top of page

Snapping Out of It: Lessons Learned From a Leg Break

Click-clack. Click-clack. The chorus of my cleats works to outpace the racing of my

heart. Lub-dub. Lub-dub. Arm in arm, our army of thirty-seven soldiers of scarlet and silver

march down the concrete ramp to the coliseum like stadium that is Bettendorf’s “Touvelle

​​Stadium.” The orange November sun is setting at our backs--setting the stage for a wild west like

showdown set to kickoff at seven o’clock. Seemingly weightless, we stride to our sideline and

are met by the uproar of energy unraveling from the overflowing visitors section. Shoulder to

shoulder, we strongly stand and face the flag to pay our righteous respect. The trombones of the

band let loose their last note, and we fasten our gear before we set to face the odds stacked

against us.

We are ready to kickoff. We are ready to win. We are ready to make history. . .

Joe Theismann, former NFL quarterback for the Washington Redskins, once described it

as, “two muzzled gunshots,” in his infamous injury. Dennis Golinghorst, my dad, described it as,

“a tire getting popped,” from his viewpoint in the second row of the bleachers. Personally, I

heard the sound of two rocks being hit together, accompanied with a tingling sensation like “Pop

Rocks” in your mouth, shooting down my left leg. What I saw when I looked down I can not

describe in words. But what I learned about all that accompanies breaking your leg, and what is

special about living in a close knit Iowa community, I will keep with me forever.

The life has seemingly been sucked from the air of the stadium, as all eyes turn towards

me (and those closer look away) as I writhe in pain, and scream like I never have before. As my

instinctive responses of shock begin to settle, I am calmed and comforted by the people around

me. Medical personnel, coaches, and my parents all contribute to calming and comforting me. “I

never thought this would happen to me” is all I can utter, as I see the red and blue flashing of the

ambulance approaching in my peripherals.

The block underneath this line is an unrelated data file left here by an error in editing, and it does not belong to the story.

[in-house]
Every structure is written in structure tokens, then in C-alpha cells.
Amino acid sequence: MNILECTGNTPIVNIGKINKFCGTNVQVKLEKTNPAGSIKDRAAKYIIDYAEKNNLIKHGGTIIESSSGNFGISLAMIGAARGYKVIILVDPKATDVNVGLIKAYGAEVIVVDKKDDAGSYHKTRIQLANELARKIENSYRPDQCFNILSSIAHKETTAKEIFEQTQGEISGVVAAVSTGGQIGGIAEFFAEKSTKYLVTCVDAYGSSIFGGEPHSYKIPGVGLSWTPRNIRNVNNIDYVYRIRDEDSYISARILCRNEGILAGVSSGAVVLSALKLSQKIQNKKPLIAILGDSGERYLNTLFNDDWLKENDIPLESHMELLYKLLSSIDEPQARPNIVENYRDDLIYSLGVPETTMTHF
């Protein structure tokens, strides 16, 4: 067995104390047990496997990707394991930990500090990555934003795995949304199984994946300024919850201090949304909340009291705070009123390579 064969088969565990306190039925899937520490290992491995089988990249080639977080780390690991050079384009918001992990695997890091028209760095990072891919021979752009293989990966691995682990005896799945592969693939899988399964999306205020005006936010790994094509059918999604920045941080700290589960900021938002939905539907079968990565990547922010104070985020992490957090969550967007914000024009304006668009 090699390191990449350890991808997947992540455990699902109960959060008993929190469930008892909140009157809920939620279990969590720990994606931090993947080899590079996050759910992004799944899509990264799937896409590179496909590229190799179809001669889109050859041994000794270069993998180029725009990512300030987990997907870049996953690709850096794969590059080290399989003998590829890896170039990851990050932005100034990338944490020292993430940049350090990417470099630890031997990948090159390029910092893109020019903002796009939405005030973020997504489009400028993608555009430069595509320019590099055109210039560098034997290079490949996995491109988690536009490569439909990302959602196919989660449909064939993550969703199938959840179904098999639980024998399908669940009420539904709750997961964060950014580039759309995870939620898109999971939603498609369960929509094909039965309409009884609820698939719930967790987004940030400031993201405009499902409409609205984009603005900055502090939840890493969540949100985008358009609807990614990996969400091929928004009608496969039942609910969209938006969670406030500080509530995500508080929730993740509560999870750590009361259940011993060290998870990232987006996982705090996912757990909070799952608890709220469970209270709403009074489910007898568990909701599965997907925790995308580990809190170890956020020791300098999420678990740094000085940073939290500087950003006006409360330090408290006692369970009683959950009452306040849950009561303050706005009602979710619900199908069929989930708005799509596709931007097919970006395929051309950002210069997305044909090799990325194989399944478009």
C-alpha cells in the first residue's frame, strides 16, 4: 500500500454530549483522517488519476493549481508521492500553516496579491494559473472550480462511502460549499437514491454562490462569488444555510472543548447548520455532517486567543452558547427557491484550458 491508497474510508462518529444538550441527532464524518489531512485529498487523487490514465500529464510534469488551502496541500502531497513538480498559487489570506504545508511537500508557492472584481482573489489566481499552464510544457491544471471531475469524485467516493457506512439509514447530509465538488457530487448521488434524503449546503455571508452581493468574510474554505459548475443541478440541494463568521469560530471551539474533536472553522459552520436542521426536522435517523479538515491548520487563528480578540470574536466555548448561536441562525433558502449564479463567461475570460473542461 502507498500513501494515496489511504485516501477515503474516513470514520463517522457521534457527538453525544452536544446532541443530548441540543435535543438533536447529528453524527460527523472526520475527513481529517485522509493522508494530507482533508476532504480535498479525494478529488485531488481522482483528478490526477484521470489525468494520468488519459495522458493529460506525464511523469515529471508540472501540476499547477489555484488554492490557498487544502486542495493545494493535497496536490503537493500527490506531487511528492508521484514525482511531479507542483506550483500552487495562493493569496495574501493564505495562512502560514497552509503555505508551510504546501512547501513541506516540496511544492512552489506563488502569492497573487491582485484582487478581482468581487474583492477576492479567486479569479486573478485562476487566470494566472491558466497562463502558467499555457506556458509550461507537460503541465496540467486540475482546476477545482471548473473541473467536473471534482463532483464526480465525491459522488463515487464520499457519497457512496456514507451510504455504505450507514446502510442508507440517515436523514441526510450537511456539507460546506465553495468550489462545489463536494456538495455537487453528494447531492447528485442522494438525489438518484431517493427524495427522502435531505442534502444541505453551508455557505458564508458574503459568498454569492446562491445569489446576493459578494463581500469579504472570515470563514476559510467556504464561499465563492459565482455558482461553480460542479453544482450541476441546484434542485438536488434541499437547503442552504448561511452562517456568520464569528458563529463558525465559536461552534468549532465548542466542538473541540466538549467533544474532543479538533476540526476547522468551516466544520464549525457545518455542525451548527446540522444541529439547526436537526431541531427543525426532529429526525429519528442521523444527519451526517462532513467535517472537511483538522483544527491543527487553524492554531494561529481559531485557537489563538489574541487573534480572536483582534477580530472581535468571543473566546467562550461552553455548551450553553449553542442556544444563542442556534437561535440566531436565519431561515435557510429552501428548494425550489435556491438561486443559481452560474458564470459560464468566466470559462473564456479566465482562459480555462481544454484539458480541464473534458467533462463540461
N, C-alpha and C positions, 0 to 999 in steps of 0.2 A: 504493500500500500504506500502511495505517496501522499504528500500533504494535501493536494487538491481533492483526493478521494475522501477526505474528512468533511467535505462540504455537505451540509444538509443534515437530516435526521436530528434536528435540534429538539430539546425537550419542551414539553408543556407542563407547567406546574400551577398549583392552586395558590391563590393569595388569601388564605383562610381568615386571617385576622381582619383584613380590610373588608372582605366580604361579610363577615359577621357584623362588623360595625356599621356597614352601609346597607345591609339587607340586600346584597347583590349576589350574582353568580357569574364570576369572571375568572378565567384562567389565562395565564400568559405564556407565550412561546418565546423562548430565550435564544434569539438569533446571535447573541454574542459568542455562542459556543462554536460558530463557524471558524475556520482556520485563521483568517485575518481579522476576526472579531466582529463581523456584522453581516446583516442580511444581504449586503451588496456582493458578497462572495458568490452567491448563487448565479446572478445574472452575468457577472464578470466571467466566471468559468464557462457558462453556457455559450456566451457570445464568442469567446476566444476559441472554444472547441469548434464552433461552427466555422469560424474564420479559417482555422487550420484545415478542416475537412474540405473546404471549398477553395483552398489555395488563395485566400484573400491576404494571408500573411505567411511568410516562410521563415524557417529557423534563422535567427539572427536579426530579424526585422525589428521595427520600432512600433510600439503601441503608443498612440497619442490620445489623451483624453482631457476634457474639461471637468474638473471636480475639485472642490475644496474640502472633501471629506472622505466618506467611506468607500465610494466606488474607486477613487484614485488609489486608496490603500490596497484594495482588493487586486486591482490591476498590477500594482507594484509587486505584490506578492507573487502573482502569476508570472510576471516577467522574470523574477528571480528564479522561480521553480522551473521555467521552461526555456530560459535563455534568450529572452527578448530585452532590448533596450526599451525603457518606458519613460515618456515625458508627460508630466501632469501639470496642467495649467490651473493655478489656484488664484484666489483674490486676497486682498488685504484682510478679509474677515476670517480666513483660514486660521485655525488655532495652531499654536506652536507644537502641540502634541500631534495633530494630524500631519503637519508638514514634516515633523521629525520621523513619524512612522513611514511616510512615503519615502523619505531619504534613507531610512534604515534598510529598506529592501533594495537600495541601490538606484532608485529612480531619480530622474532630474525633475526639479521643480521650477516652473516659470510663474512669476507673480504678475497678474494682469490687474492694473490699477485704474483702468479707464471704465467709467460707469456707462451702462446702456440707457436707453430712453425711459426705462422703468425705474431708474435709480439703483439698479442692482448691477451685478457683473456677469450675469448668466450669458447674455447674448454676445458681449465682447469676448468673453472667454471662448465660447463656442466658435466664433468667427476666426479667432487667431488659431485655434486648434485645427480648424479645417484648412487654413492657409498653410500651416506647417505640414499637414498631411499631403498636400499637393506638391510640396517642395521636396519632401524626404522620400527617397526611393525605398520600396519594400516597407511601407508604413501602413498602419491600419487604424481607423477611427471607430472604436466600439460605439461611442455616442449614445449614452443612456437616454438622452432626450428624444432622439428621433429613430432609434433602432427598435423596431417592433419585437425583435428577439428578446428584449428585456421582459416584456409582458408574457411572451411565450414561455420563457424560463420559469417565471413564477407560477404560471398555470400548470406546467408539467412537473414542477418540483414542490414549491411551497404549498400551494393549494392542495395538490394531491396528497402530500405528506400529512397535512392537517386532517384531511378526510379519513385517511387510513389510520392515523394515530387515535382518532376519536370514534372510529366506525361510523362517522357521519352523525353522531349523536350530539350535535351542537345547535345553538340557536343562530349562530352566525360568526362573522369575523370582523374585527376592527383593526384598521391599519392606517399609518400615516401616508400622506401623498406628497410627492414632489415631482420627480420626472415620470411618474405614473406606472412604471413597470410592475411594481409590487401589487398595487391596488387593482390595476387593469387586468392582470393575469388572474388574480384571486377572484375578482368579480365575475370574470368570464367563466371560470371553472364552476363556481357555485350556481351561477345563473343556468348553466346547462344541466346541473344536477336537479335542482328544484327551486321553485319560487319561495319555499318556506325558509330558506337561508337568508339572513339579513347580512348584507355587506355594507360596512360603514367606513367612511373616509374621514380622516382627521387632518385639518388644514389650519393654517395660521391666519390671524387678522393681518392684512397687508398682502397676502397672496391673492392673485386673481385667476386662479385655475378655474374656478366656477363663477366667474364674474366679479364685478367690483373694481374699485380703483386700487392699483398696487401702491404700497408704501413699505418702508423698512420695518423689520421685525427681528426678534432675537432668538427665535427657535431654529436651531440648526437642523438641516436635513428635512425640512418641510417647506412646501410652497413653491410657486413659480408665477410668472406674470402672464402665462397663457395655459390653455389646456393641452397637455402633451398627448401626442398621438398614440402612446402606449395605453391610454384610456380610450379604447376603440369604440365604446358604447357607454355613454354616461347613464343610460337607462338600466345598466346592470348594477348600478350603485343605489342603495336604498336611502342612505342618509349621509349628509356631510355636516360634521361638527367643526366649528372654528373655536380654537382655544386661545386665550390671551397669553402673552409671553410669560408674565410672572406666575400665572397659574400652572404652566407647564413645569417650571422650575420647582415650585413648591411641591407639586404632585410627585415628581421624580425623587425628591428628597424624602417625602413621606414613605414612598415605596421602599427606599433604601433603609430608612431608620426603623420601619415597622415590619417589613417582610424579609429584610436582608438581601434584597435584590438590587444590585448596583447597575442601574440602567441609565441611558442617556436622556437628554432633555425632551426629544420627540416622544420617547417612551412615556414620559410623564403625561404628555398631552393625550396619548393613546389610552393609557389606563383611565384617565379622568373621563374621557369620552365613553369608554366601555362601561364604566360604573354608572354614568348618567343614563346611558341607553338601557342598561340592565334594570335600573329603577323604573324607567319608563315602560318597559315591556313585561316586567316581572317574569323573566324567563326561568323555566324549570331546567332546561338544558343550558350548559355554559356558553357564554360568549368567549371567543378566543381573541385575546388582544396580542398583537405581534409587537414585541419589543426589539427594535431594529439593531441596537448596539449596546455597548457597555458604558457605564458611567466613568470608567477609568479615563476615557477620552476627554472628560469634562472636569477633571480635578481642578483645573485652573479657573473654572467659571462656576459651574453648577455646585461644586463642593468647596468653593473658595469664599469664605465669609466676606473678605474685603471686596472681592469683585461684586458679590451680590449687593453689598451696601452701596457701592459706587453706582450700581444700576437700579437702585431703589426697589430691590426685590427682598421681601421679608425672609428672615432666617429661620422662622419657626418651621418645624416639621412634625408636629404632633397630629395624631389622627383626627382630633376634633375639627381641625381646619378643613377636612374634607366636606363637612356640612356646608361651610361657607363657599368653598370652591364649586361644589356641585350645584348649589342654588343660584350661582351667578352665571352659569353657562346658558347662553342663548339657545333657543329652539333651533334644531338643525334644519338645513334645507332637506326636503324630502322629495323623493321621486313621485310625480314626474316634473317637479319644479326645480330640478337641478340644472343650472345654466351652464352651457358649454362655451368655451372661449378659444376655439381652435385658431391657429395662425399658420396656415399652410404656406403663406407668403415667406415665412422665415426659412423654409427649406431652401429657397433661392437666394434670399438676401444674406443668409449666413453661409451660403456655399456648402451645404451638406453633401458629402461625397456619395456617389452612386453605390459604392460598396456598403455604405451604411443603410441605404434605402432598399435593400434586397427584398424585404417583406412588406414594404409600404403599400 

As the medics address my issue, they are pleased to be equipped with an inflatable splint,

the latest and greatest in treating a broken leg. The leading First Aid Supplier of the United

States defines the inflatable splint as, “a plastic piece of first aid equipment that is premade in the

shape of a limb. It is used to hold the bones in an immobile position until the patient is able to be

taken to a hospital to have the bone set and put in a cast. An inflatable splint is only used to

immobilize a broken limb temporarily” (“When”). Very similar to the air pump used to check

blood pressure on your bicep, the splint keep all parts together, and allows for as little handling

as possible of the broken bones. With my leg stabilized, I am lifted into the ambulance at the

applause of the crowd from both ends of the stadium. Divided in their hopes for the game but

united for their hopes in my well being, they applaud as the operating room table awaits my


The white and bright ceiling walls of the hospital room blur together, as the small talk of

the middle aged female nurse pounding away on her keyboard, and the nurse with the soft and

sweet voice from across the room talk with one another. Having never been on an anesthetic

before, the feeling of numbness is new for me, as I comprehend that I have just undergone

surgery. I hear the wheels of my gurney as they bump over each floor tile, and the blank ceiling

tiles pass overheard, coming to my senses of the reality of my situation. I am wheeled to what

will become my temporary home for the next few days, a more calming atmosphere, that is my

own patient room, where my parents are there to greet me. Initially I overlook him, but then I see

the man in the white lab coat holding what seems to be x-rays of the surgery he just conducted.

Holding the news of my future in his hand.

The surgeon explains what has just occured, in attempt for my brain to wrap around the

situation. Both the tibia and fibula have been completely snapped, and I have undergone

intramedullary rod surgery for my tibia, the shin bone of the leg. When I ask about the fibula, the